Li Bo came by the office in the afternoon and asked me if I was free for dinner.  We were joined by his wife for dinner, and I was reminded of the extent of Chinese generosity, which always seems to me to be more generous than American generosity, but hopefully is just different.  We ordered roast duck, chicken, shrimp, eggplant, cabbage, and mushroom dishes, plus a sort of jelly crepe thing (that I saw and inquired about, and next thing I knew was on our table).  I’m pretty sure we got about the same amount of food for the three of us that we had ordered last night for 8 or 9 Americans.  There was food left on the table, which is a necessity in Chinese custom but always bothers me a little bit.  

I’m taking some friends to lunch tomorrow, friends who treated me to lunch the first few weeks I was here, so I was studying my hosts’ actions tonight.  Anything the guest expresses interest in, should be ordered.  My usual rule of thumb is one dish per person, but when treating perhaps double that.  Definitely get drinks.  Offer to order more at the end of the meal, even though there is still plenty of food left and everyone is clearly stuffed.

The most interesting part of the dinner conversation tonight (other than when I asked his wife if she was also from Hunan, and she said, Yes, I am also from Hulan) was when I tried to describe duck syndrome.  Things like that or work-life balance just seem to be impossible to translate; the combined language and cultural barriers are just too much.  I don’t think there are ducks at Tsinghua.  More like horses.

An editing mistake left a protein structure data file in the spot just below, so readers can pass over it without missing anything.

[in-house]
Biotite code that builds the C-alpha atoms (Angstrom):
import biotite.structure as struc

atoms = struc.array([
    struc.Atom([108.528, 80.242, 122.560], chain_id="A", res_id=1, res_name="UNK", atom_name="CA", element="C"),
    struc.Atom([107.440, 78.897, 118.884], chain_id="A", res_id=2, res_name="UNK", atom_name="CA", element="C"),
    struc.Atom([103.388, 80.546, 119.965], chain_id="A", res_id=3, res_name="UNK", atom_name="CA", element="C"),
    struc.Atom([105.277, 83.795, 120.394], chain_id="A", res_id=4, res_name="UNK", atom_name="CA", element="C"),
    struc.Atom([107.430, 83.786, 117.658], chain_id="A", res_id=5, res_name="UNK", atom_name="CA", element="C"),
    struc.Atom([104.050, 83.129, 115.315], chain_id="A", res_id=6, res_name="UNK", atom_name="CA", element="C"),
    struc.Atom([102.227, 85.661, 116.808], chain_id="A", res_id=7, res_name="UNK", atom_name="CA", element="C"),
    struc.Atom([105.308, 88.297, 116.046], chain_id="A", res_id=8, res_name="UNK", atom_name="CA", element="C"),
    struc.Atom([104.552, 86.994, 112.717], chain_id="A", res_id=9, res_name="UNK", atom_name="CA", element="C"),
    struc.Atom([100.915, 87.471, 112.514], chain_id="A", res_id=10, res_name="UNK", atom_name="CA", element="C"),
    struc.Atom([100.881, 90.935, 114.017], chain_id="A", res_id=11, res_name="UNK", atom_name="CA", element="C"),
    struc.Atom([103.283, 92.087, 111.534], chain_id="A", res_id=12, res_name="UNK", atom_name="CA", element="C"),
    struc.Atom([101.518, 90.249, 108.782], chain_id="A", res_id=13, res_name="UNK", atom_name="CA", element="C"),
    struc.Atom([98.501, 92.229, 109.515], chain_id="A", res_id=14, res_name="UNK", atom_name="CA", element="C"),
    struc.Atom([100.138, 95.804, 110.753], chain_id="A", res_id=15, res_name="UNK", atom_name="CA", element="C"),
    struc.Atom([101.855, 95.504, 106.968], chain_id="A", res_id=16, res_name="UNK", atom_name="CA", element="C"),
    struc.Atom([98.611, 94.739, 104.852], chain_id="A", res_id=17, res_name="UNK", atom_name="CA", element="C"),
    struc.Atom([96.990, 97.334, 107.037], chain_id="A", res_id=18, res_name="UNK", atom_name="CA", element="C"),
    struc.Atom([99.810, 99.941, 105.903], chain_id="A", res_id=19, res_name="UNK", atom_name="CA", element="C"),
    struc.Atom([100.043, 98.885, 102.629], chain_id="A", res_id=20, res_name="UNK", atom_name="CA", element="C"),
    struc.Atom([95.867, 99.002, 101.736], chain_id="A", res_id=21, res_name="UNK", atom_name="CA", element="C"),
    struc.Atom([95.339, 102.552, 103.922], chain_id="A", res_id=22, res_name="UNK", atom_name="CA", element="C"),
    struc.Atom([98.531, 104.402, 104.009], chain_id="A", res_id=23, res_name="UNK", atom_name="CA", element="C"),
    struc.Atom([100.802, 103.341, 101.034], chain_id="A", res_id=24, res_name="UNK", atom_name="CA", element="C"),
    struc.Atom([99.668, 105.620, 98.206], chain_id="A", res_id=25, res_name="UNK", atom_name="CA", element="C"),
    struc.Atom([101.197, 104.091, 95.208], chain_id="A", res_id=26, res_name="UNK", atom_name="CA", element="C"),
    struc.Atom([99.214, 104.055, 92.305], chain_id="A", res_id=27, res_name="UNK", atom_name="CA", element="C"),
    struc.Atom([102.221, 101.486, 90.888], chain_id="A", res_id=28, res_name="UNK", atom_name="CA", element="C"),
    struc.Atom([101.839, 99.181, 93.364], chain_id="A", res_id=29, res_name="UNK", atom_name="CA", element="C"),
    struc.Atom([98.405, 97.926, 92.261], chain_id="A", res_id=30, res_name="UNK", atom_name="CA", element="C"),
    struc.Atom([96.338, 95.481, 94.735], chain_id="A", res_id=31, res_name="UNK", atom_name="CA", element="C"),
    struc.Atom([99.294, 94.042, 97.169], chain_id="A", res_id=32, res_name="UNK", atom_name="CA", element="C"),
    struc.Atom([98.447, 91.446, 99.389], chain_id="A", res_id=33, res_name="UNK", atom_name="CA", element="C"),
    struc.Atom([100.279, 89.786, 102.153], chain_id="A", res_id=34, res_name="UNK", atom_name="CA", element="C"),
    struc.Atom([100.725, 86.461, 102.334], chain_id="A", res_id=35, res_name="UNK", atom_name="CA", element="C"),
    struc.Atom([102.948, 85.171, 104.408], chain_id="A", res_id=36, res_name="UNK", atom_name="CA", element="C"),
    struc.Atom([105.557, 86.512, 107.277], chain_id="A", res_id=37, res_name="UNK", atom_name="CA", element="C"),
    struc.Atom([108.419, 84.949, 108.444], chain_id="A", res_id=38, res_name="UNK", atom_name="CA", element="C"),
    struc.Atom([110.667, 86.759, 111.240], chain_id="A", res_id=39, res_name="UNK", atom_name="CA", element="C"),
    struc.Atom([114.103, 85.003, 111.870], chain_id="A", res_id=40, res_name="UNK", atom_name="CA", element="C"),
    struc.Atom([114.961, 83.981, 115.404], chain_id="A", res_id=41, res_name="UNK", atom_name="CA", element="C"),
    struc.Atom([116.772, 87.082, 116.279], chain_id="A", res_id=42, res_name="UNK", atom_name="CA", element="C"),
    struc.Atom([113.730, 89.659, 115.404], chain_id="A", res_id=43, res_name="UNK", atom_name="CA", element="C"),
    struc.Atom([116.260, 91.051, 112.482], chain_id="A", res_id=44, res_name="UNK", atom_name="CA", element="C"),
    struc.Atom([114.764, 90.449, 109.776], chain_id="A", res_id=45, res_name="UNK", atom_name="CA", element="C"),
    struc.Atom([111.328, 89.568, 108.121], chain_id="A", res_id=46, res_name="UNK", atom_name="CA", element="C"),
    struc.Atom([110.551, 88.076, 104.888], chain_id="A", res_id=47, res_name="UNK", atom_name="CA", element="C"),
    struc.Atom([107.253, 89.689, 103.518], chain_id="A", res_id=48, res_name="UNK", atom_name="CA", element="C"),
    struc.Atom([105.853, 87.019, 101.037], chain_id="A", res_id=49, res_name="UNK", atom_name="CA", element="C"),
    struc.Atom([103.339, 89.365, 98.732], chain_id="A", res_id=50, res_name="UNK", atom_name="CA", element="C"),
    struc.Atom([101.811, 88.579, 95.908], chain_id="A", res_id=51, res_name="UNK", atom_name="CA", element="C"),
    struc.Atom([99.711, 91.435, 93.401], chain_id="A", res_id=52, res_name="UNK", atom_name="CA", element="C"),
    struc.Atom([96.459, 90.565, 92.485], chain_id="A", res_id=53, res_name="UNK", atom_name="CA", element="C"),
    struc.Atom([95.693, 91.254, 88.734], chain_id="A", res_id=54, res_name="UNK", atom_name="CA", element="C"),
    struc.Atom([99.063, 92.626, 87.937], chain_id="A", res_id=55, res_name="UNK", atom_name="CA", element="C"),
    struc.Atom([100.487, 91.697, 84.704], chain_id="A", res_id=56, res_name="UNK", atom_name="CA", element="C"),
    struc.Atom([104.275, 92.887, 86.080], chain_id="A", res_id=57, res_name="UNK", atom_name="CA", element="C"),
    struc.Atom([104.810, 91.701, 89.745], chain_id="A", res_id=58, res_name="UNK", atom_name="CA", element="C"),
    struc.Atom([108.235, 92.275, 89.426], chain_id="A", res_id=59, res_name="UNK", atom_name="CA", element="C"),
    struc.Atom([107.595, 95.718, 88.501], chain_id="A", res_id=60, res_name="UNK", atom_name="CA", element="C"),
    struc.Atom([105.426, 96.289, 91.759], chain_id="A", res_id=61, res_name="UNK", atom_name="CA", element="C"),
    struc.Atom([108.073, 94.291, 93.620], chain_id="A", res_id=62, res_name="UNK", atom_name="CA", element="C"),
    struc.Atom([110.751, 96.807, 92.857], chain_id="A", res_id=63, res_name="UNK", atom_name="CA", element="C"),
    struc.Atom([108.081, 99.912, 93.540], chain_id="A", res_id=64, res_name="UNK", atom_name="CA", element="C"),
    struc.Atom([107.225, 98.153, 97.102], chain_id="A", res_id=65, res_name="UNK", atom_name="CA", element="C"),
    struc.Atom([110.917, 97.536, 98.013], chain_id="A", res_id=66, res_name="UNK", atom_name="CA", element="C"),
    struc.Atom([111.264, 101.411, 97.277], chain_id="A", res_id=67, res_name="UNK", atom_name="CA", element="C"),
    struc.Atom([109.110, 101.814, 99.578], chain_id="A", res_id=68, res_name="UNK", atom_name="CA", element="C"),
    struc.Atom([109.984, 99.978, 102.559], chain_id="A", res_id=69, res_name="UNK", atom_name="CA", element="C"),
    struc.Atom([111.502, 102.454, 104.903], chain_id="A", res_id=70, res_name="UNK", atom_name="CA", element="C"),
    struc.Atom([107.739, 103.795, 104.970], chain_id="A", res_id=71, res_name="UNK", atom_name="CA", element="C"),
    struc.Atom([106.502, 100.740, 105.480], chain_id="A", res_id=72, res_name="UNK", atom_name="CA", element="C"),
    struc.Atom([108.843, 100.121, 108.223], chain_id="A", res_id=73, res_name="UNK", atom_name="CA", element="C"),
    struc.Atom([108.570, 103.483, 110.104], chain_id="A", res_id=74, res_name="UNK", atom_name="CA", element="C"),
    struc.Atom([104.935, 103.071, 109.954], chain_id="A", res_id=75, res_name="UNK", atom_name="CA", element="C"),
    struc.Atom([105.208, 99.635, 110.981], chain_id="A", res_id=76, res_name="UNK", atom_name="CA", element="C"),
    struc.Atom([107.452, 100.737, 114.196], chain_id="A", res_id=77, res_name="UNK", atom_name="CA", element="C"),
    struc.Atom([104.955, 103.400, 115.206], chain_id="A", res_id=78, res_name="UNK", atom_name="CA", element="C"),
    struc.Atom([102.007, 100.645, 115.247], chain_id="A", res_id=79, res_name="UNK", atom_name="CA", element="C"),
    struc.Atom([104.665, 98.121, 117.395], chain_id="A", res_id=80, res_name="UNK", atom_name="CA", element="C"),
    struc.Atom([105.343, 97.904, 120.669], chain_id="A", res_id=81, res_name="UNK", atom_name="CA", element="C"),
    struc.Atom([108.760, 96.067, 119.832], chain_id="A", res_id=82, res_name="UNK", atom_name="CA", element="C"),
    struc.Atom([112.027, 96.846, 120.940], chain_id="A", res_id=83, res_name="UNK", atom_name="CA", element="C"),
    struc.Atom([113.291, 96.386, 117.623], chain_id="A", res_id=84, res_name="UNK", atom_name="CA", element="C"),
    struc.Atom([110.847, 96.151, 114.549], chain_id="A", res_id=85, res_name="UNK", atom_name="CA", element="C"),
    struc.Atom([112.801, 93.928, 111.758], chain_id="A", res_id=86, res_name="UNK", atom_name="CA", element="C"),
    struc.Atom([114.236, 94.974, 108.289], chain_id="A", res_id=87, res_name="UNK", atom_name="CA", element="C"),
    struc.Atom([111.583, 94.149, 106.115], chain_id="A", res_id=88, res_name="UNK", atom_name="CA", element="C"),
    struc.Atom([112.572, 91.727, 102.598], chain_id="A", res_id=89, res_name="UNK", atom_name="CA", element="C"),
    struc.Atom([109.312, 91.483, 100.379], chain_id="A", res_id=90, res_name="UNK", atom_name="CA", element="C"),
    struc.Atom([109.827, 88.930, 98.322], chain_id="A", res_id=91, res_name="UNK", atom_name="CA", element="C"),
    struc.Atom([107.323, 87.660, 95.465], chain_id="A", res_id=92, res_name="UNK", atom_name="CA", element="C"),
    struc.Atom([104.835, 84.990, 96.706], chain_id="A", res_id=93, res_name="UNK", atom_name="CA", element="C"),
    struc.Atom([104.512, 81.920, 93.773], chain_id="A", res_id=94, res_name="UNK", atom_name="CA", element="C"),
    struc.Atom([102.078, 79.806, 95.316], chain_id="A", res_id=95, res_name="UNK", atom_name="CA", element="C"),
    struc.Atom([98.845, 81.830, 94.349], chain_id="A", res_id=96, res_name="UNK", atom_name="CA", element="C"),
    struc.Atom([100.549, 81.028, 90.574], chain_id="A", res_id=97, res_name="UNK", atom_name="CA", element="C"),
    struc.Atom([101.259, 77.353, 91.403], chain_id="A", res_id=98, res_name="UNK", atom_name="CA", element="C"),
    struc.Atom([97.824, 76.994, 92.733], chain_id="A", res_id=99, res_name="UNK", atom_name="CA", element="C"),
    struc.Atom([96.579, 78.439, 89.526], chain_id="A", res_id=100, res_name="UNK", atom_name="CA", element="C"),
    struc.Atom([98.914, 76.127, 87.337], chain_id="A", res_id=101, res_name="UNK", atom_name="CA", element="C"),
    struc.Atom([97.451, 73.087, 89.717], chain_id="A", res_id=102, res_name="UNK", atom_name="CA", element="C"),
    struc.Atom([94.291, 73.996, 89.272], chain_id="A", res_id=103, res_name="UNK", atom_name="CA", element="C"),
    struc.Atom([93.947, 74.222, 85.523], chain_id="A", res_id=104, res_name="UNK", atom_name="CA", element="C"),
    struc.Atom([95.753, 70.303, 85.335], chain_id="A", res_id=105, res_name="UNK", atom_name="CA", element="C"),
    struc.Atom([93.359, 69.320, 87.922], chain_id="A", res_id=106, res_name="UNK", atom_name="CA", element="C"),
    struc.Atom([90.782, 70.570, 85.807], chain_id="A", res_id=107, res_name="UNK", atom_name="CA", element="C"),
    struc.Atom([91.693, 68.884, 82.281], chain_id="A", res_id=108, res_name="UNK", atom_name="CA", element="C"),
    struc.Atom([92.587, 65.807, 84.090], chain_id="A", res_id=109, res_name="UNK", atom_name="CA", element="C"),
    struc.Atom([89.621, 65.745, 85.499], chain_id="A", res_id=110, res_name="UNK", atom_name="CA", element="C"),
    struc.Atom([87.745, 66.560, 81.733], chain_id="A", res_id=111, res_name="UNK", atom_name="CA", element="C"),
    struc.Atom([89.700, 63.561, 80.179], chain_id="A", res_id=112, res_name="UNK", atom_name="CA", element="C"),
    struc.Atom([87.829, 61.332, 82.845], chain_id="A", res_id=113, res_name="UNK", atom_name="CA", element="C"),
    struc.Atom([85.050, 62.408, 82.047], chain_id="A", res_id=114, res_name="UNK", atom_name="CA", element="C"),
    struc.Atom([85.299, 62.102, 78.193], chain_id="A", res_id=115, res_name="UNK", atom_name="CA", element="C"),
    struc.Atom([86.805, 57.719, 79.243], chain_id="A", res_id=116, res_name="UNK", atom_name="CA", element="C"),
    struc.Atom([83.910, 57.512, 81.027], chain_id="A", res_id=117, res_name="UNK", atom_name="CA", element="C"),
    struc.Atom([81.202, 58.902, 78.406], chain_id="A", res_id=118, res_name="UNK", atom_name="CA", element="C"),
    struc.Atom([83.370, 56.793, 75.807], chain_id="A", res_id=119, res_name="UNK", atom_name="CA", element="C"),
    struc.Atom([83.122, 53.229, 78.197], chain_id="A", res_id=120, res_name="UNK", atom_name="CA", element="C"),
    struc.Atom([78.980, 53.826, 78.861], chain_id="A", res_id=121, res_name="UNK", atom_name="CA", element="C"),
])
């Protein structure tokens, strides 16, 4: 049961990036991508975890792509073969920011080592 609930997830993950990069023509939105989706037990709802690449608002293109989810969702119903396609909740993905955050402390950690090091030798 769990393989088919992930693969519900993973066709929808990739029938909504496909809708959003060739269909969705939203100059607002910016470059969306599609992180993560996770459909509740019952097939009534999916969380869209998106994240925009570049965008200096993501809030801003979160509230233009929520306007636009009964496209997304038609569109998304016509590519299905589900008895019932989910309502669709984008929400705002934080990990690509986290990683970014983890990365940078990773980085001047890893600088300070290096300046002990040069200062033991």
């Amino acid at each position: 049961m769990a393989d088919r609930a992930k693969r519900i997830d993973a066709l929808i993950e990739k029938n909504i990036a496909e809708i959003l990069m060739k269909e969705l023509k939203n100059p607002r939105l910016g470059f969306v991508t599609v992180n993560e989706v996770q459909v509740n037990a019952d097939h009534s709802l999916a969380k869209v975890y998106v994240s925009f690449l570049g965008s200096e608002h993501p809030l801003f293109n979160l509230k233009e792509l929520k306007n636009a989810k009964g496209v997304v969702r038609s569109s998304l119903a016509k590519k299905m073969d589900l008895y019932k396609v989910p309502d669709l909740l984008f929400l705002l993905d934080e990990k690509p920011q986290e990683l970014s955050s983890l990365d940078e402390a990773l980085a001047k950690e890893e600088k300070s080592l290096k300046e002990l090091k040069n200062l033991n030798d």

Some of my labmates had talked about playing Catan again tonight, but they bailed.  (Lame, I said, and then had to try to explain what I meant.  You’re no fun, I’m disappointed in you?)  So I went home, on the way stopping to play with some puppies and talk to their owners.  

IMG 2384

This guy’s name was David.  I think he’s American.  The other one (I think his name was Twelve?) was not so into me; he mostly stood at a distance and yipped.  Fun Saturday night!

I’m the Best at Spicy, Crossing Streets, and Catan

In Uncategorized on July 21, 2015 at 10:39 am

We had a lab meeting this afternoon, where every student gave a 5-10 presentation on what they did this semester.  I really understand a lot of the mechanics now, because I’ve learned the vocabulary.  I was really excited when 差分 (finite differences) and 谱方法 (spectral method) came up, because I’d just learned them the other day while reading The Three Body Problem!